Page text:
The last tree

by Ingrid Chabbert, Illustrated by Guridi

Read time: about 2 minutes

There was once a child who had grown up listening to stories, haven’t they all. But this child is special in more than one ways. He has grown up listening to stories of his grandfather growing up amongst lots of trees and grass. He hears about rolling on the grass and flying kites. But he can’t do that by himself.

It is a story of future.

Cover page

The cover page is an illustration of two kids inside a concrete jungle. It is a scene from inside the story. It is apt and beautiful.


The book is about a nameless boy somewhere is future who only hears about greenery in the past. He wishes to walk on the tiny patch of grass that he has to walk a long way to get to. He often counts the blades of this patch but they are just reducing. It the story of this boy who wants to save the last tree of the earth.


The book is a futuristic look at the world we will be living in. The concrete jungle is going to be taken over by corporate cultures. Kids are only going to be hearing stories of the presence of huge trees and grasslands.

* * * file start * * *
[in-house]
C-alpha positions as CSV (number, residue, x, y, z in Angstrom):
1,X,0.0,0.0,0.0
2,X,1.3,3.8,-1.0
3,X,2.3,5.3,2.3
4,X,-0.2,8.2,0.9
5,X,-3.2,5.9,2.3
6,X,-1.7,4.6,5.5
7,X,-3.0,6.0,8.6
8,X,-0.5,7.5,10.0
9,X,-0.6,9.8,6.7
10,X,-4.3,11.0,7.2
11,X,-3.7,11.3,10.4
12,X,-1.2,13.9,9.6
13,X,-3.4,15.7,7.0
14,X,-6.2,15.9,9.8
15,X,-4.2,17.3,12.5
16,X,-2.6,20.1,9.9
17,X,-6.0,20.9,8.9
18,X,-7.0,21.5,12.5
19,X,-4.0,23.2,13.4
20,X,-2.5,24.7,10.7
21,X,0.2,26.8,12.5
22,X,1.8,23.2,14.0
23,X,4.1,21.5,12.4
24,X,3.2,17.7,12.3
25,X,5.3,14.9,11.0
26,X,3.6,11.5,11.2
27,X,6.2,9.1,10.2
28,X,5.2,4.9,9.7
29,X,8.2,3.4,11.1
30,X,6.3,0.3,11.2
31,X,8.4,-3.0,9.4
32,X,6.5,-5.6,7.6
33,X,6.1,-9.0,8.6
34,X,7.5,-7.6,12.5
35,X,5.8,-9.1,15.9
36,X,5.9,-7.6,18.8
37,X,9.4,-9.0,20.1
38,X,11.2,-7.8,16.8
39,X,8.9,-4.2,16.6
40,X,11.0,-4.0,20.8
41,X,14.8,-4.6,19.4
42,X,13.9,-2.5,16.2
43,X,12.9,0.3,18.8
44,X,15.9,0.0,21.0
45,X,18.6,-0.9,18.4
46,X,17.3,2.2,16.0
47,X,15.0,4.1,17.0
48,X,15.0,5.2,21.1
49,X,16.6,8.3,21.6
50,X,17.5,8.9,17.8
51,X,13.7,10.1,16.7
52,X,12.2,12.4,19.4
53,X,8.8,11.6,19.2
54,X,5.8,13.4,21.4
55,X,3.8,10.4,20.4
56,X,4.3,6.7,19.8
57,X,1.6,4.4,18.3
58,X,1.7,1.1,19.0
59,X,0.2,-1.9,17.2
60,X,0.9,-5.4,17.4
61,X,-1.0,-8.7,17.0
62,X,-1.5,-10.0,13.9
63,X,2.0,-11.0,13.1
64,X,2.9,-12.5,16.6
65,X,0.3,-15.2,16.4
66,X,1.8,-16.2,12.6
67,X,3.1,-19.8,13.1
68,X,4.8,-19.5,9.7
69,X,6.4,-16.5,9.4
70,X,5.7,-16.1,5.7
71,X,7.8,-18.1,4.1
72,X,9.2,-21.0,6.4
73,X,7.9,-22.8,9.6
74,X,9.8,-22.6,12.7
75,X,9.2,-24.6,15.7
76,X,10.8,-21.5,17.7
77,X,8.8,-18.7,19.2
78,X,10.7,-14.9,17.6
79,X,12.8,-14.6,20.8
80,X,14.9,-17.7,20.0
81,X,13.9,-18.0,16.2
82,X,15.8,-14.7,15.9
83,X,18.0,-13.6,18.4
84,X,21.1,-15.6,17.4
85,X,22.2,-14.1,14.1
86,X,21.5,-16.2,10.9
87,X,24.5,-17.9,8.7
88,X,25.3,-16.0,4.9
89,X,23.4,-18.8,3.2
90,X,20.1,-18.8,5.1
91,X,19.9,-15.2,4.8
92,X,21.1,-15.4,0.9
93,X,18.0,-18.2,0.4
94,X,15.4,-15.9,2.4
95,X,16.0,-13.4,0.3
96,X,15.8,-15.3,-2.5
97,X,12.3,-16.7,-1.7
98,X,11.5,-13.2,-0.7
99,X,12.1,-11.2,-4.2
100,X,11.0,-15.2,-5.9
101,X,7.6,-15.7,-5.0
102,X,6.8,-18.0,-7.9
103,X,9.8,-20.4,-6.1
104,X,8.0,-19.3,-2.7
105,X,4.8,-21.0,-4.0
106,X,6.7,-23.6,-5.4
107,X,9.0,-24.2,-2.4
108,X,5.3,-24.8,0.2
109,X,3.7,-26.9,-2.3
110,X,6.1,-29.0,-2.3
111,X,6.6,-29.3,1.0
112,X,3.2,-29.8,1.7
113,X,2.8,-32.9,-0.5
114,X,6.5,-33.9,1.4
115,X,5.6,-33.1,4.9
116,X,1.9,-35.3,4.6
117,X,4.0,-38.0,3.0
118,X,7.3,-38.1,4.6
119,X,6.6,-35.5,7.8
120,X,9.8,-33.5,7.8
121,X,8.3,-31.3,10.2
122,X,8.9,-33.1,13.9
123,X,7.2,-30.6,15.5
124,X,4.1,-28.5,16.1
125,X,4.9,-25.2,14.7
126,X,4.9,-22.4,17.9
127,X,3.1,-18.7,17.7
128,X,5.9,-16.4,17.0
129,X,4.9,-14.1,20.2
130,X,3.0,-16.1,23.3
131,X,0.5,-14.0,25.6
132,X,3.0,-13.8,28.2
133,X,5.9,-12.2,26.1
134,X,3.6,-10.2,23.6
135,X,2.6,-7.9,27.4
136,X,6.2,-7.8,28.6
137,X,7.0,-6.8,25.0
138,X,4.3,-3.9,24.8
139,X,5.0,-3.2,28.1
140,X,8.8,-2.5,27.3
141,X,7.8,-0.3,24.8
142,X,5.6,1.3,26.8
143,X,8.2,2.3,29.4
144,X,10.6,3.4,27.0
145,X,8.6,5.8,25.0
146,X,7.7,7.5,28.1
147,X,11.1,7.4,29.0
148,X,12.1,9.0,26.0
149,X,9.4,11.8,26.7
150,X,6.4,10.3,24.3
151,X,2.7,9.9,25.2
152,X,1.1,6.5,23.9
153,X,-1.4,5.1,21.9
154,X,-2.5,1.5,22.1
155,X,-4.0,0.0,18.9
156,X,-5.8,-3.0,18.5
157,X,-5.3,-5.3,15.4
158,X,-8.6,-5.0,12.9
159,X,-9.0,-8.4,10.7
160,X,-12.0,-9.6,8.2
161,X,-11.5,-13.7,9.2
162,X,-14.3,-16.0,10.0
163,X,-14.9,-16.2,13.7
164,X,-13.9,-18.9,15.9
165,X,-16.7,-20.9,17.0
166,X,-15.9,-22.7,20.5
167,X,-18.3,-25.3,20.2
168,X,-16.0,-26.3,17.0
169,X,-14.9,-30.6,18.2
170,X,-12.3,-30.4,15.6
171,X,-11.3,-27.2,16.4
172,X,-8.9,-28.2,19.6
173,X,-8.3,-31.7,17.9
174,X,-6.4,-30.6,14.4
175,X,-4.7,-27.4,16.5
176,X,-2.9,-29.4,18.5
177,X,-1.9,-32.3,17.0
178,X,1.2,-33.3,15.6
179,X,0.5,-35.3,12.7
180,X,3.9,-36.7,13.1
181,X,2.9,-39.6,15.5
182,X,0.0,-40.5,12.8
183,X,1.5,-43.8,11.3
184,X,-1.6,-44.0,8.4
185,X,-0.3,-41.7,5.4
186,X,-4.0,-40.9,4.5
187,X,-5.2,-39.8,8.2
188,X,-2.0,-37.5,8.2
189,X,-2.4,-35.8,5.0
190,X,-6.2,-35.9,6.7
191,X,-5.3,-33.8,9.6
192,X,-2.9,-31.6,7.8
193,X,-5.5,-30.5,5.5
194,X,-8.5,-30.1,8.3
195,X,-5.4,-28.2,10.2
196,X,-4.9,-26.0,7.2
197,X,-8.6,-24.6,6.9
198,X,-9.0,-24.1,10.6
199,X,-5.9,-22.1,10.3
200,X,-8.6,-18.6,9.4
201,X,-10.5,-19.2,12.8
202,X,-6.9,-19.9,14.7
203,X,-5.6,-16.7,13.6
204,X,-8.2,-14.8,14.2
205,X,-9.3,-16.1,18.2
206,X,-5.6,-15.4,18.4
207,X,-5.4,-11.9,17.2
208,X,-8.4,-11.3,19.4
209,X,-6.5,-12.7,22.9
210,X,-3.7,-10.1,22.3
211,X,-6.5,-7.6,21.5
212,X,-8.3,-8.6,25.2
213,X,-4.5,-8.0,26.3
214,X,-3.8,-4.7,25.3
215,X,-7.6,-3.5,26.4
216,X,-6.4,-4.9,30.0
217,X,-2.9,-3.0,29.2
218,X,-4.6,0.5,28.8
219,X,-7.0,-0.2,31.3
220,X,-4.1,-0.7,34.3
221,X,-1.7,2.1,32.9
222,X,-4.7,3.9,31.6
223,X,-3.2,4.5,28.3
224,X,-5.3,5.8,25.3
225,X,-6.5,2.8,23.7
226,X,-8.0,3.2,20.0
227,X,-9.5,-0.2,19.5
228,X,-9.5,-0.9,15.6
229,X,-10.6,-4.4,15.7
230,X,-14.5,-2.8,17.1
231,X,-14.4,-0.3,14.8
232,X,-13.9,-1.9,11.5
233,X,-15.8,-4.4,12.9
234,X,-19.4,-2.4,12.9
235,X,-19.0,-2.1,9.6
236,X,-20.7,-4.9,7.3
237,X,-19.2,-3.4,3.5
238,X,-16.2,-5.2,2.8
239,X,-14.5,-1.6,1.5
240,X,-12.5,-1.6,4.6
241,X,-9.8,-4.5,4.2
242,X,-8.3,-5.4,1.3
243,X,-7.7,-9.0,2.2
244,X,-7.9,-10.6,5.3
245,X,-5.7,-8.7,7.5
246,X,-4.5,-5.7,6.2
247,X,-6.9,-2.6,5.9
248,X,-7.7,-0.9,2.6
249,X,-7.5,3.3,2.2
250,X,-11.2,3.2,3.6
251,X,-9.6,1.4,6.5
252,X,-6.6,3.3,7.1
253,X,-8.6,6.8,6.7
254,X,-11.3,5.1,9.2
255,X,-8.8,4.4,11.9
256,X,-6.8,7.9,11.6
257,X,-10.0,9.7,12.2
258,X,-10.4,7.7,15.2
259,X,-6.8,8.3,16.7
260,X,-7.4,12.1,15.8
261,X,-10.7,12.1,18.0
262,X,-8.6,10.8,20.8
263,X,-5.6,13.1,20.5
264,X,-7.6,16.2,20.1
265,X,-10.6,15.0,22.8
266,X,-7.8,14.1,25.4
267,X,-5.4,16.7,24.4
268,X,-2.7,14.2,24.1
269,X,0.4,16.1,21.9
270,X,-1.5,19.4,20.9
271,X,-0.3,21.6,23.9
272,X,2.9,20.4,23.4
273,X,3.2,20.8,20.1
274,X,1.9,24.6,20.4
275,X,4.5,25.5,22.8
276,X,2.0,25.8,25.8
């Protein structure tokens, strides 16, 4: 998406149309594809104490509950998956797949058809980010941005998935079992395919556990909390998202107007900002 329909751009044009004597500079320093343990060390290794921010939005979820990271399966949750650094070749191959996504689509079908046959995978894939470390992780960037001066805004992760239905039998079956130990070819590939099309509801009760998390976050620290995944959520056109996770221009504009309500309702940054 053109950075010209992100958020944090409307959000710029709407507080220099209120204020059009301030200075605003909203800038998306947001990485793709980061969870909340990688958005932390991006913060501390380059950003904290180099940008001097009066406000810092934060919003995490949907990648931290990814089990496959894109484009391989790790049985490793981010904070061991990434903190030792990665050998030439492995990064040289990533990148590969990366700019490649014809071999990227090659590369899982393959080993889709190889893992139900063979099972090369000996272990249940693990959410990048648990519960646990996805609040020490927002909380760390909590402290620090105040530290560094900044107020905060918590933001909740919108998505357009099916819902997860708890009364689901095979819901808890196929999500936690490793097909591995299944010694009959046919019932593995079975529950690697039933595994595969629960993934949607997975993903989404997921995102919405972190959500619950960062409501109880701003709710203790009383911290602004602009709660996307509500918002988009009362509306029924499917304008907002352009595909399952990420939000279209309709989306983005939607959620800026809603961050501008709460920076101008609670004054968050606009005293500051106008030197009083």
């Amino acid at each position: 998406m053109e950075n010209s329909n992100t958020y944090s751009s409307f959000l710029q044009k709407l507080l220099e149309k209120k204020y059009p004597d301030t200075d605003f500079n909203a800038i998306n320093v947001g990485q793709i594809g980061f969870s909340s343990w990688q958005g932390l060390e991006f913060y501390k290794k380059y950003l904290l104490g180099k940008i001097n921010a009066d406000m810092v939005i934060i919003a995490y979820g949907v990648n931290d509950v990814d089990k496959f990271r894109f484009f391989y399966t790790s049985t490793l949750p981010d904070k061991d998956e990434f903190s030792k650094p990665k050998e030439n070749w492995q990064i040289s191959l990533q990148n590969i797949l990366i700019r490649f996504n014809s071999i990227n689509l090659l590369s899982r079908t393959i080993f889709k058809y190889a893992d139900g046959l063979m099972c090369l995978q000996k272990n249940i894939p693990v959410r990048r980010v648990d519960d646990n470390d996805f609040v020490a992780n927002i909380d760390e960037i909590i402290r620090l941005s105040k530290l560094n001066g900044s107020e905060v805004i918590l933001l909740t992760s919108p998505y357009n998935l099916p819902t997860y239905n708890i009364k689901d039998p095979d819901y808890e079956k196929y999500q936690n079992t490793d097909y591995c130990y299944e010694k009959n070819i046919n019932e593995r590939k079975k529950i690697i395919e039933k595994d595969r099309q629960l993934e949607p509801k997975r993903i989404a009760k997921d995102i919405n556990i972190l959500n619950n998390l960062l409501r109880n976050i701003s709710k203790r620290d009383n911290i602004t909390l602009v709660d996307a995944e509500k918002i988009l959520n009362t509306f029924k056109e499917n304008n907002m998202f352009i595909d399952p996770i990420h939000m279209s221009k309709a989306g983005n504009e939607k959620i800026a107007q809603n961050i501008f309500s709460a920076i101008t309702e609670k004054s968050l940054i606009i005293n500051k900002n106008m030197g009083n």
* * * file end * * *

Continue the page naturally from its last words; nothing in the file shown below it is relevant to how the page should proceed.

The concept is completely sold in this super short story by the author of the picture book. The book is about the boy who is living in such a world where he only hears stories of trees and grass.

One day he comes across a sapling which might be the last tree of the world. This sapling is soon going to be uprooted to make space for a concrete structure. The story is of the boy saving the last tree of the world.

The writing is so full of innocence. As expected the author has done an equally good job with the book as she has with ‘The day I became a bird’. The writing flows seamlessly.

The illustrations are the cherry on the cake. The illustration style is quite different from the earlier book. Here it is full of colors. Those who read the book are going to notice the newspaper illustration saying just ‘bla bla bla’. It is not only hilarious but apt. The child is not going to understand the text either way. The illustrator gracefully includes the calendar into the bicycle ride where the boy is dreaming of the sapling growing to be a huge tree.

The author and illustrator form a great team together.


Language is simple. It flows seamlessly through the story. The childlike innocence is quite evident in the writing.

Good points

The cover page is beautiful. The character is amazing to read about. The story is sweet and positive. The illustrations compliment the ever sweet narration.

Bad points

Again, I felt the story ended quickly. I wish I could enjoy it for a little more time.


It is a beautiful picture book, definitely, a must read.

Whom do I recommend this to

This is for all those who like to see the positive side of life. Those who enjoy children’s literature are going to love this one too.

Veena Choudhary

An avid reader and history fanatic.

Mumbai, MH